All posts by Aden Knaap

CFP: After Socialism: Forgotten Legacies and Possible Futures in Africa and Beyond (October 13-14, 2017, Bayreuth)

For readers interested in global histories of socialism and development, see this call for papers for a conference to be held from October 13-14, 2017 at the University of Bayreuth:

After years of neglect, a burgeoning scholarship has recently emerged on African socialism, Second-Third World relations, anti-colonial radicalism, and state-directed modernization. This new research turn has productively revisited the history of socialism in the postcolonial world from various angles to reassess its historical dimensions and significance.

This workshop builds on this scholarship with the aim of pushing this broad investigation further. We seek to explore the intellectual transformations that have occurred since the end of “scientific”, “African” or “Arab” socialisms—political ideologies that were once confident, but have since faded. Though neither a universal red line nor a mono-causal explanation exists, this decline gained momentum during the 1980s through growing disillusionment with socialist experiments and the New International Economic Order, the promising luster of East Asian economic achievements, China’s gradual turn to capitalism, and, finally, the collapse of the Eastern bloc and the Soviet Union, which dealt the strongest blow. This demise of a socialist utopianism left a big void. And yet the socialist option has remained an approach and strategy at the grassroots level, as seen in popular movements in the United States, Europe, Africa, and Asia against growing discontent over forms of ultra-nationalism and global inequality.

In light of these past and present considerations, the workshop intends to address two sets of questions.

The first aims to study how political actors, social groups, intellectuals, and artists experienced these developments during the Cold War period, reacted to their demise, and, at times, reinvented themselves after the end of the Cold War. We are particularly interested in investigating conversions from socialism to new futures or alternative utopias, including the options of religion, human rights, liberal/social democracy, and more broadly within the field of culture. We seek to understand these new rationales as embedded in particular historical settings. What new ideas and futures that filled the void of socialism and how did they relate to it? And how did socialism – for some a political religion, for others a secular master narrative – pave the way for what came next? How were these shifts reflected in the academia, the media, literature, and arts? Furthermore, we seek to examine whether the demise of forward-looking, future-oriented political ideologies, like socialism, fostered a change in time regimes and temporal orders in a broader sense.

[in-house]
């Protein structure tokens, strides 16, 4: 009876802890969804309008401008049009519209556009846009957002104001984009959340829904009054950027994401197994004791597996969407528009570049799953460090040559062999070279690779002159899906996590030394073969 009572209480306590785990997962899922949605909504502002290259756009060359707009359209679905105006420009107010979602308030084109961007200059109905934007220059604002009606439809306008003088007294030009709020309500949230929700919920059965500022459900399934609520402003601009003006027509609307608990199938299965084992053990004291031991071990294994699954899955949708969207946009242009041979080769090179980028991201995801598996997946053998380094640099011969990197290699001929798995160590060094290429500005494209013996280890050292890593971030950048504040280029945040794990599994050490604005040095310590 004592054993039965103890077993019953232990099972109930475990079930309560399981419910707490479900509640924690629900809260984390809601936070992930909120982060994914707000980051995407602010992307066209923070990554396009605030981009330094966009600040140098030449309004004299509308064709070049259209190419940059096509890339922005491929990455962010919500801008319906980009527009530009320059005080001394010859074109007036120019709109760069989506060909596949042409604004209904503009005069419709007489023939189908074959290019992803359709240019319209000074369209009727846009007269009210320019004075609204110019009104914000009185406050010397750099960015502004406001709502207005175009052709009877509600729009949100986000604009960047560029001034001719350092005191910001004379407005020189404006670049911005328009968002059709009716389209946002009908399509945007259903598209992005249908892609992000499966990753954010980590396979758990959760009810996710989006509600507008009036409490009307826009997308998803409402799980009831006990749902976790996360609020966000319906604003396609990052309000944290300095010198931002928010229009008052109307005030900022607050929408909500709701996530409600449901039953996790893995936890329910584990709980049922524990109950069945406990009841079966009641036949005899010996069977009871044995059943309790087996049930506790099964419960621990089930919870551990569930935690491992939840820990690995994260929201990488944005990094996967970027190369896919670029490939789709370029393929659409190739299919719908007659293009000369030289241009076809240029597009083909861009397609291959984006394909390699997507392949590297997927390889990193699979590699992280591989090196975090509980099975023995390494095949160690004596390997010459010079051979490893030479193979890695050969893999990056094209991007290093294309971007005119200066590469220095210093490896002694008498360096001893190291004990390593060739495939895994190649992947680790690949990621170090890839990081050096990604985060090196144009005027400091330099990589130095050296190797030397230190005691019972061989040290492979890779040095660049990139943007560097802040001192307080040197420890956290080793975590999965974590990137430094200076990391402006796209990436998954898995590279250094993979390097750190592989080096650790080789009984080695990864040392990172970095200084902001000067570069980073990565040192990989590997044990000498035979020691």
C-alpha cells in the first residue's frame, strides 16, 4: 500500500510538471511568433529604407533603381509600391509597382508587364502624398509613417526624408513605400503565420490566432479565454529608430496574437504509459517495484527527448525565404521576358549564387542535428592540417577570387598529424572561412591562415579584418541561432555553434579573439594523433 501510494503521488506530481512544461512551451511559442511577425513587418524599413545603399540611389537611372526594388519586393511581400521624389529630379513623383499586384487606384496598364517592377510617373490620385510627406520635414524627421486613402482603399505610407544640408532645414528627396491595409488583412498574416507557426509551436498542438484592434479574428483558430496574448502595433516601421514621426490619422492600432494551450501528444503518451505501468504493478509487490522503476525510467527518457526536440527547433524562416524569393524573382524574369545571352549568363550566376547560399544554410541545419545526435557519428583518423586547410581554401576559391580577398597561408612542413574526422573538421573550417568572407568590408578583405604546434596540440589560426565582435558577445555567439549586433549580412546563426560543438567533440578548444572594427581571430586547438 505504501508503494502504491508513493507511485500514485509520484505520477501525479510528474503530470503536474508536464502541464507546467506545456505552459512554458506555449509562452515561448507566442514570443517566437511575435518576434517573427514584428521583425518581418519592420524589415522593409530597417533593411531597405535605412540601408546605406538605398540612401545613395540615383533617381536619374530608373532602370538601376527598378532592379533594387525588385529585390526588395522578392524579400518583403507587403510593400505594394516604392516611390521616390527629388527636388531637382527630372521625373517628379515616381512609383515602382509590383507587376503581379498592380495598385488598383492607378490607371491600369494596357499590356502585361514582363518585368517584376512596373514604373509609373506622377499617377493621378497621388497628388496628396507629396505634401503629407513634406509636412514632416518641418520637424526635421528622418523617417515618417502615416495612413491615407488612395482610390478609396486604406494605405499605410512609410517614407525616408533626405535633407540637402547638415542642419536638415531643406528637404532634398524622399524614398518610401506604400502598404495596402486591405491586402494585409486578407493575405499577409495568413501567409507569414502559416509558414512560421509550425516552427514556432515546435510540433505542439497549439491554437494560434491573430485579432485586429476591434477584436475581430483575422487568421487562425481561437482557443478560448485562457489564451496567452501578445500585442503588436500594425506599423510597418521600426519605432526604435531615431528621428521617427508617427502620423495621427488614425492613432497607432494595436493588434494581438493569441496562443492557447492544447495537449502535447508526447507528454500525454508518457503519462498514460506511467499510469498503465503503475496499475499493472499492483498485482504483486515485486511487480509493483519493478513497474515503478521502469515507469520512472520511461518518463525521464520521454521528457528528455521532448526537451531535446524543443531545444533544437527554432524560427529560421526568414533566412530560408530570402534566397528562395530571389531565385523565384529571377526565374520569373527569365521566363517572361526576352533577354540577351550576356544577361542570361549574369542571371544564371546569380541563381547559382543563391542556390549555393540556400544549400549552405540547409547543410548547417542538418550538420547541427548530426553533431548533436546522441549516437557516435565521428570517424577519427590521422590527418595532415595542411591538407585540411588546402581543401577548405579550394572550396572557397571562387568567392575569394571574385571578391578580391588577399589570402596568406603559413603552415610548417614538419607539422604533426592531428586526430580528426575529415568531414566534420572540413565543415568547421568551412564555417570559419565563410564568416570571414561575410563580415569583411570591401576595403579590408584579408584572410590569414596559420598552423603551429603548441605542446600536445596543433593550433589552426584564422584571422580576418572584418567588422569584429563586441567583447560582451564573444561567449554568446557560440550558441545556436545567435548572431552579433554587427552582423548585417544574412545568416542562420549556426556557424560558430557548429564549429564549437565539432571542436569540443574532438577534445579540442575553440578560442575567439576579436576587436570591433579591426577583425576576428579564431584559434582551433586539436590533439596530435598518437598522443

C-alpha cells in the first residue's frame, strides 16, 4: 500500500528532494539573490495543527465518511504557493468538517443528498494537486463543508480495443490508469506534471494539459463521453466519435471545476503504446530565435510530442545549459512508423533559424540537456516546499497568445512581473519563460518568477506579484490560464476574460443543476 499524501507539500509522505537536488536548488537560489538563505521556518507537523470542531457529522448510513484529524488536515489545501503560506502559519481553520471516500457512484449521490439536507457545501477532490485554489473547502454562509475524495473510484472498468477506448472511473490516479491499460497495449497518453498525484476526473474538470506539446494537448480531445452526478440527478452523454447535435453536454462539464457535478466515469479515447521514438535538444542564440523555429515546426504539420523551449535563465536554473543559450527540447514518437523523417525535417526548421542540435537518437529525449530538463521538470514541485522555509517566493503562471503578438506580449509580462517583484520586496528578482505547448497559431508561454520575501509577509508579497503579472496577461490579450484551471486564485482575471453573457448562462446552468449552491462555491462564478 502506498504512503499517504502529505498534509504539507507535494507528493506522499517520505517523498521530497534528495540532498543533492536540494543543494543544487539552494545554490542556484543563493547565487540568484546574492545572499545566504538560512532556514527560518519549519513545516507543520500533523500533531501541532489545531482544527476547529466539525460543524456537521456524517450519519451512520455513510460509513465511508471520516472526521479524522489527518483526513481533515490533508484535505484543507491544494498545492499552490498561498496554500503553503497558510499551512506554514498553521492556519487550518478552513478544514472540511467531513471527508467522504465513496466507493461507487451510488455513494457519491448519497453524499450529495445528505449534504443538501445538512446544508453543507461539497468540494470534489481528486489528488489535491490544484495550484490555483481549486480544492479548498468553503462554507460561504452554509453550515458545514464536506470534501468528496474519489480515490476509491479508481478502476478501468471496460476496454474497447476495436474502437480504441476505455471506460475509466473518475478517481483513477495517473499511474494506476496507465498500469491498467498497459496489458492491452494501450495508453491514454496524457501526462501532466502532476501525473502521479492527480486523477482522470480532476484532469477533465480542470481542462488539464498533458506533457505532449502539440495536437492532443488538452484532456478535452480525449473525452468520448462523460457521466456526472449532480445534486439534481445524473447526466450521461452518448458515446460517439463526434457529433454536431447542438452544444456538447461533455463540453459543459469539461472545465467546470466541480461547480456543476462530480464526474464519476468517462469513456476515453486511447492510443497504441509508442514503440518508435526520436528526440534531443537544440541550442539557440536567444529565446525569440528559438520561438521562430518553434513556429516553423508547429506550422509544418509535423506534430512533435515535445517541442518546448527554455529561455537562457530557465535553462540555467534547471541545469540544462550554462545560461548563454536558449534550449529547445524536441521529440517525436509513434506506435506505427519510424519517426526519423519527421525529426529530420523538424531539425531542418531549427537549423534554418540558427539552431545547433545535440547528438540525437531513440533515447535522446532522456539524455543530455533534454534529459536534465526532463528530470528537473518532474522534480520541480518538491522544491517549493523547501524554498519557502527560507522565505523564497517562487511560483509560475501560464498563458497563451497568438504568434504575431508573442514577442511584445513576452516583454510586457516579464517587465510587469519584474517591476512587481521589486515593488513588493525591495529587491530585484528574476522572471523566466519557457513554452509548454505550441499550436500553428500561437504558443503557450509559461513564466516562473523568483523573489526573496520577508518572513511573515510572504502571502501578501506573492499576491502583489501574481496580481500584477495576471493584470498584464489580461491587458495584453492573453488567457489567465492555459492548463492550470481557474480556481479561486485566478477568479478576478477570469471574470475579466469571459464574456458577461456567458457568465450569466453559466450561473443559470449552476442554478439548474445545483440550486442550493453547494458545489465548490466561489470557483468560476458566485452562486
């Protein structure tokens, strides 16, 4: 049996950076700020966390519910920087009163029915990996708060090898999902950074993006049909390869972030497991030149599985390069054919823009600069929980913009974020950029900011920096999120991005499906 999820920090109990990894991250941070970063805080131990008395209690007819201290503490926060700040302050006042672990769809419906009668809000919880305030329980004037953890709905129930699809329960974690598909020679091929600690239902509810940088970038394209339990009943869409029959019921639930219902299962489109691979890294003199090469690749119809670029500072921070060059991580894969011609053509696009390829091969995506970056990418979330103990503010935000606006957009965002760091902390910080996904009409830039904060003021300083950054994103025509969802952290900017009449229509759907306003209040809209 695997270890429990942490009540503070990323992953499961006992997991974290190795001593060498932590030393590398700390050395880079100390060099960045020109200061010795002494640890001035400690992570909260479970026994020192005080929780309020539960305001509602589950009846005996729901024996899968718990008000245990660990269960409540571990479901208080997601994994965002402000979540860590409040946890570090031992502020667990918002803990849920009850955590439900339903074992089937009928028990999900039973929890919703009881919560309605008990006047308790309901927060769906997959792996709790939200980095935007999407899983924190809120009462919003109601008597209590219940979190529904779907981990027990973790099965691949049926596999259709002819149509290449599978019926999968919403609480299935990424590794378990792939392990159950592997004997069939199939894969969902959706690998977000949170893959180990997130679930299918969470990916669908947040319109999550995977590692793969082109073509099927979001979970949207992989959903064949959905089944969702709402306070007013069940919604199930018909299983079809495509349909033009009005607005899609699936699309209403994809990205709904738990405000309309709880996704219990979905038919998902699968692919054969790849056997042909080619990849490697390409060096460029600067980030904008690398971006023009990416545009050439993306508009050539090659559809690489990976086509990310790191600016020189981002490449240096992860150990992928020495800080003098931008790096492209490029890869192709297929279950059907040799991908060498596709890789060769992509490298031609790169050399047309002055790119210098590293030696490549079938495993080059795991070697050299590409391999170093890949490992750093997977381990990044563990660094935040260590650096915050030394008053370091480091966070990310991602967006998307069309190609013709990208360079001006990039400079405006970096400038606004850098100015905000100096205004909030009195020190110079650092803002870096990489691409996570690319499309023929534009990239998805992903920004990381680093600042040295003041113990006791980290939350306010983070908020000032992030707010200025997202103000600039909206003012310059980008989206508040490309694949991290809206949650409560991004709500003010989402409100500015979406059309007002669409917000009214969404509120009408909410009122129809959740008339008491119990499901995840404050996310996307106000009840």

For instance, did linear notions of time lose currency? Or did they remain in force, but geared toward another “end of history”? Was the space of the future and its horizon of expectations diminished in favor of the present, or of the past? To what extent were these changes in time regimes transnational or a global phenomenon? Beyond these questions related to temporal orders, we are also interested in concurrent geographical orders (respatializations) triggered by these wide-ranging processes.

A second set of questions focuses on the afterlives of socialism. On the occasion of the 100th anniversary of the Russian Revolution, this component of the workshop intends to reflect on the broader impact of the Revolution through Third World socialisms. Despite later disillusionment, Third World socialisms left an important and sometimes unexpected legacy. The democratic movement, Le balai citoyen, which brought down the corrupt government of Burkina Faso in 2014, drew inspiration from the socialist icon of Thomas Sankara. The Kurdish fight for democratic federalism in the Middle East and for the emancipation of women, which has historically drawn and still draws on Leninism, is another important example. Besides these political afterlives in social and national liberation movements, we encourage participating scholars to think of other connections and their complex legacies within present-day struggles for democracy and human rights, education and economic justice, as well as in the realm of popular culture, literature and arts. The question of socialist legacies and representation in current political, social, and cultural movements is a central topic, be it as fragmented symbols, such as the red beret in South Africa’s Economic Freedom Fighters party, or as direct reference to political icons such as Samora Machel and the usage of his speeches as mobile ring tone.

Following the path of our fellow historians and cultural scientists of Sudan (South Atlantic Quarterly 109, 2010), we wish to pursue the question: “What’s Left of the Left?”.

Practical information – Calendar

Abstracts (max. 500 words) and full papers (8,000-10,000 words including references) may be submitted both in English and in French to aftersocialism@yahoo.com. The workshop language will be English. The papers will be published in a special volume in the first half of 2018. Accommodation and travel costs will be covered (tickets may exceptionally be booked) by the Bayreuth Academy for Advanced African Studies.

Abstracts (max. 500 words, in English or in French) should be emailed to aftersocialism@yahoo.com by April 30 . Accommodation and travel costs will be covered by the Bayreuth Academy for Advanced African Studies.

CFP: Spaces of Interaction between the Socialist Camp and the Global South. Knowledge Production, Trade, and Scientific-Technical Cooperation in the Cold War Era (Leipzig, October 26-27 2017)